Author’s Note: Substitute water with chicken/beef/vegetable stock in your recipes for a rich taste and flavor.


How To Determine The Cooking Time When Converting A Recipe For Pressure Cooker?

The easiest way of knowing the cooking time to convert a recipe for your pressure cooker is to search for a similar recipe either in a cookbook or on the internet and refer to the cooking time of that recipe.

Moreover, for cooking mutton or beef, you can reduce the cooking time by . Also, you can reduce the cooking time by ½ for lentils, rice, and pasta recipes.

Furthermore, an instant pot usually cooks chicken recipes in around 15-20 minutes (5-10 minutes for building pressure and 10 minutes for cooking.)

But if you cook the same recipe in a pressure cooker, you can reduce the cooking time by 5 minutes since a pressure cooker builds pressure faster as compared to an instant pot.


How Much Liquid Should I Use To Convert An Instant Pot Recipe Into A Pressure Cooker Recipe?water-quantity

As a general rule, you need to use at least 1 cup of liquid to convert an instant pot recipe to a pressure cooker recipe.

However, if you’re cooking watery foods such as chicken, asparagus, zucchini, bell peppers, radish, mushroom, etc., you will have to reduce the liquid.

Ask why. Because when you cook in a pressure cooker, the steam is trapped, and there is minimal loss of liquid. Therefore, adding more than 1 cup of water will affect the flavor and texture of your recipe and may break down your food.


What happens if I don’t add water to my pressure cooker?

You need to add some water (½-¹ cup) or any other liquid such as broth into your pressure cooker to function.

The reason behind this is that steam builds up from the water, which creates a high pressure in an instant pot to cook food.

If you don’t add any liquid, the pressure will not increase, and your food will not cook properly and may even get burnt.


Can I add too much water to my pressure cooker?

No, you should not add too much water into your pressure cooker since it requires some space to build pressure and create steam. If the steam is not created, the water will dry out, and as a result, your food may get burnt.

Moreover, too much water can turn your dishes soggy; break down the vegetables or lean meats such as chicken, and lead to a loss of flavor and taste of food.

Therefore, in most cases, you shouldn’t fill your pressure cooker with more than half water or any other liquid. Precisely, here’s how much water you need to add to your pressure cooker, depending on different foods:

  • For soups, curries, and casseroles – not more than ½.
  • For meat and vegetables – not more than .
  • For rice, cereals, and pasta – not more than ⅓.

Warning: Too much water can block your pressure cooker’s steam vent and cause it to explode.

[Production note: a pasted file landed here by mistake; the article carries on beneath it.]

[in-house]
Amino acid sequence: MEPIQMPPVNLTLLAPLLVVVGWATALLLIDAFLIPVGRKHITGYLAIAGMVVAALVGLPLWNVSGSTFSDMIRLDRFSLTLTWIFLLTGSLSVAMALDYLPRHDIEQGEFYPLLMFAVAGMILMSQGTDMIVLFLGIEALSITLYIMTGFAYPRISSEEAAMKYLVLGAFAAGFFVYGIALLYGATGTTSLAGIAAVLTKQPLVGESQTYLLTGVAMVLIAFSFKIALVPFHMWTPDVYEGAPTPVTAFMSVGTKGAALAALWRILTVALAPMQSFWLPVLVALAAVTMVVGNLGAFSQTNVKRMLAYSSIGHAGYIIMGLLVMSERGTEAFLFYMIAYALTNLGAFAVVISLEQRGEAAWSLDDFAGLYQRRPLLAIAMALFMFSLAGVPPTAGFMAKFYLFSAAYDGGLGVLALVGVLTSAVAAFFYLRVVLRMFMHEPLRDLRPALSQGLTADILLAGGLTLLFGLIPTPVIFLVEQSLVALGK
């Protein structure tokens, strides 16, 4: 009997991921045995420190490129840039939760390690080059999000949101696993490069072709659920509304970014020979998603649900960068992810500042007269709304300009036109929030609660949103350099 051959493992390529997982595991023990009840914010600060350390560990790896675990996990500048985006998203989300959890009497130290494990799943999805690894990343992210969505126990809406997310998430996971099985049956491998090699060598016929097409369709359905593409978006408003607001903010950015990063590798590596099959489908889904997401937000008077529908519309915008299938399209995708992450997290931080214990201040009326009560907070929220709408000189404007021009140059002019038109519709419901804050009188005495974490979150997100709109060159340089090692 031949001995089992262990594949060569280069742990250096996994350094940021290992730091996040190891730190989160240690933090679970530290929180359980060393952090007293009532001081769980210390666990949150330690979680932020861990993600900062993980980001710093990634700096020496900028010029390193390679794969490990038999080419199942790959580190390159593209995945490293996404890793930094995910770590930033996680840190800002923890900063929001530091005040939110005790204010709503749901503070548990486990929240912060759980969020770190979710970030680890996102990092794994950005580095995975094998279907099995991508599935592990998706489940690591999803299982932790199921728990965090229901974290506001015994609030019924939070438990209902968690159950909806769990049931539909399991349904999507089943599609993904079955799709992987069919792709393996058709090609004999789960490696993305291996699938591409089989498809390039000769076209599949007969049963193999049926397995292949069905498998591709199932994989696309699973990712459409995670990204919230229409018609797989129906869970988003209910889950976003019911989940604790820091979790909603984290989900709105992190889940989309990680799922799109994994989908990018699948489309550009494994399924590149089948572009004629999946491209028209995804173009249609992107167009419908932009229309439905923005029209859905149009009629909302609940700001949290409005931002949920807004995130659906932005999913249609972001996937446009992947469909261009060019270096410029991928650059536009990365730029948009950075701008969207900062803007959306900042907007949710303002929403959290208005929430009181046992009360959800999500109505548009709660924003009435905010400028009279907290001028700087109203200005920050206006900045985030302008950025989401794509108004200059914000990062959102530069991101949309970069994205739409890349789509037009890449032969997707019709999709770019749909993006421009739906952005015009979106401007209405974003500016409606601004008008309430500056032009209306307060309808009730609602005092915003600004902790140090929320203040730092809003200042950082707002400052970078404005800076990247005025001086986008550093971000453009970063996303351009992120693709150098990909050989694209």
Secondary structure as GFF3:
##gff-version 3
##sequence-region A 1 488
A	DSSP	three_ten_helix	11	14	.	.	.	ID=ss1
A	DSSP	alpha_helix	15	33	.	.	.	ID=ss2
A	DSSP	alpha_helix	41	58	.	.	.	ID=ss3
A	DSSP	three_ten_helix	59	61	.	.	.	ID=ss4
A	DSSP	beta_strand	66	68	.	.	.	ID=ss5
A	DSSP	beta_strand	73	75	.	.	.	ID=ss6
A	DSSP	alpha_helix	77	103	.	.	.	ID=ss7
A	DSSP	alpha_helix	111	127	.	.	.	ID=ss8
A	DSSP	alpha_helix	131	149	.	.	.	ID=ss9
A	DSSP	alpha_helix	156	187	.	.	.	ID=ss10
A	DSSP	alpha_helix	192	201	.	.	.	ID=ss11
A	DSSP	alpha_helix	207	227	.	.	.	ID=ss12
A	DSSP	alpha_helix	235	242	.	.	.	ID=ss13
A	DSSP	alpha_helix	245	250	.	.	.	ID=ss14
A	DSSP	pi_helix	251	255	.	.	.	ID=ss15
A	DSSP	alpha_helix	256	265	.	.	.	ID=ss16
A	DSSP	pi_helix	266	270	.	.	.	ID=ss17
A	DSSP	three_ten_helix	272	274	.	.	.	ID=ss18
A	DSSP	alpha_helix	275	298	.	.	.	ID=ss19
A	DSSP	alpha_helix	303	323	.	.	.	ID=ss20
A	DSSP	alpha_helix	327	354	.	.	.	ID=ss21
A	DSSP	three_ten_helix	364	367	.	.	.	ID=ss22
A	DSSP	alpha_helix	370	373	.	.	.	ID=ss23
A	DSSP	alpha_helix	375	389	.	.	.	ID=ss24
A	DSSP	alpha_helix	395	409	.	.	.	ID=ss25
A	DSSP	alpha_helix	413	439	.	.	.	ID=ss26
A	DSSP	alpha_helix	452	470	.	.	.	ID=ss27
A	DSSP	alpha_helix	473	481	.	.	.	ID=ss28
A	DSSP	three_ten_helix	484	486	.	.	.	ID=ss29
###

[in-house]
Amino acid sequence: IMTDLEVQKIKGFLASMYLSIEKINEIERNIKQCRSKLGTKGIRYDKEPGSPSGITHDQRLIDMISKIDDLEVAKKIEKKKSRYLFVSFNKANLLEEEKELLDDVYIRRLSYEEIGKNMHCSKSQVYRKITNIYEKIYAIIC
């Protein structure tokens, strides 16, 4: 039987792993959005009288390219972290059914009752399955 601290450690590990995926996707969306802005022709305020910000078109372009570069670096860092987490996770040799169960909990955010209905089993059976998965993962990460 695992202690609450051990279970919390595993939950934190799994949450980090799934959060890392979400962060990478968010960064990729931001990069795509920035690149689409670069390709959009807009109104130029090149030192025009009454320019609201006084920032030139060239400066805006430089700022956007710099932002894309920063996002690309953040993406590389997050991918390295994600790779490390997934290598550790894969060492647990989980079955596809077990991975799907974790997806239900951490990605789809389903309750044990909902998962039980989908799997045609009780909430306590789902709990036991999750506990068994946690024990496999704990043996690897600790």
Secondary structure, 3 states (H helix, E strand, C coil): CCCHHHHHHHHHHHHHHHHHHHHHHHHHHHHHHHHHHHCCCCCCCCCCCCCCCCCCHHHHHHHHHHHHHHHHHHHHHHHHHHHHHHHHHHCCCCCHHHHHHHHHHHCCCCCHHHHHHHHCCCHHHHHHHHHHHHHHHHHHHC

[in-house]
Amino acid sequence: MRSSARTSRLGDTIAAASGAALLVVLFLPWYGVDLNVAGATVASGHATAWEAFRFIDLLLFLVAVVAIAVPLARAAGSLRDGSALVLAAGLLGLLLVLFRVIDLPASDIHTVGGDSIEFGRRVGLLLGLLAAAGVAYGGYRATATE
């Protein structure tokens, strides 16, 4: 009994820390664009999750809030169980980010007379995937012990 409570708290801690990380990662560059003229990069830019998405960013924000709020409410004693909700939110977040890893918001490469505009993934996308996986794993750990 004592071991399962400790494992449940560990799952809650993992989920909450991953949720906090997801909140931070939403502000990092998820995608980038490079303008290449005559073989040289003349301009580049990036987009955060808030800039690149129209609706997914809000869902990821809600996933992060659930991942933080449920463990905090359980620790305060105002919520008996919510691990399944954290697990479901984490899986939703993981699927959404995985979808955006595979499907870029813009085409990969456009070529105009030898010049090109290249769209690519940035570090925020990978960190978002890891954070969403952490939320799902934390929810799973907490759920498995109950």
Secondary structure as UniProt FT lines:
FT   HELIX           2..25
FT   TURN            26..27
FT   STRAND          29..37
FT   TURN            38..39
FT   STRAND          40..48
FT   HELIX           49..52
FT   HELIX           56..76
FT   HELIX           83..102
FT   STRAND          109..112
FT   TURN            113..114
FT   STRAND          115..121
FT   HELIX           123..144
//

What Are The Best Things To Cook In A Pressure Cooker?brown-rice

The best foods to cook in a pressure cooker are:

  • Kidney beans
  • Chickpea
  • Lentils
  • Hard meats such as lamb and beef
  • Whole Chicken
  • Pumpkin
  • Soups and curries
  • Brown rice
  • Quinoa
  • Oats
  • Barley
  • Vegetables such as cauliflower, spinach, cabbage, carrots, artichoke, zucchini, etc.




1. Why are pressure cookers unhealthy?

Pressure-cooking certain foods can be unhealthy for you. For example, if you cook starchy vegetables such as potatoes or white rice in your pressure cooker, a carcinogenic substance called acrylamide is formed.

Moreover, the high heat formed in pressure cookers also reduces the nutrients in many foods, especially those foods that are rich in folate and vitamin C.


2. What makes a pressure cooker explode?

There are many reasons why a pressure cooker can explode. The most common among them are: overfilling your pressure cooker, their vents being clogged by grease and food debris, not using the oil properly, cheap quality of the pressure cooker, and exploding as a result of a malfunction.


3. What foods you shouldn’t put in an instant pot?

Some foods don’t turn out great when put in an instant pot because of high pressure and moisture. For instance, cooking creamy sauces in an instant pot make the cheese and milk curdle or separate.

Moreover, using your instant pot for cooking fried chicken will make it soggy.

Furthermore, pies and cookies turn soggy and don’t get their chewy edges and a hard, golden crust when cooked in an instant pot.


4. Can I put seasoning in my pressure cooker?

You shouldn’t put herbs such as thyme, rosemary, cilantro, chives, basil, etc., in your pressure cooker since high heat and moisture will reduce their aroma. Instead, we recommend you crush these herbs on your hands to release their aroma and toss them onto your recipe once it is cooked.



Both pressure cookers and instant pots cook food quickly. However, since the pressure builds up quickly in a pressure cooker, it reduces the cooking time of an instant pot recipe by 5-10 minutes.

Also, both pressure cookers and instant pots require liquid to function.

So do you prefer an instant pot or a pressure cooker for cooking? How was your experience of converting your instant pot recipe to a pressure cooker? Please let us know!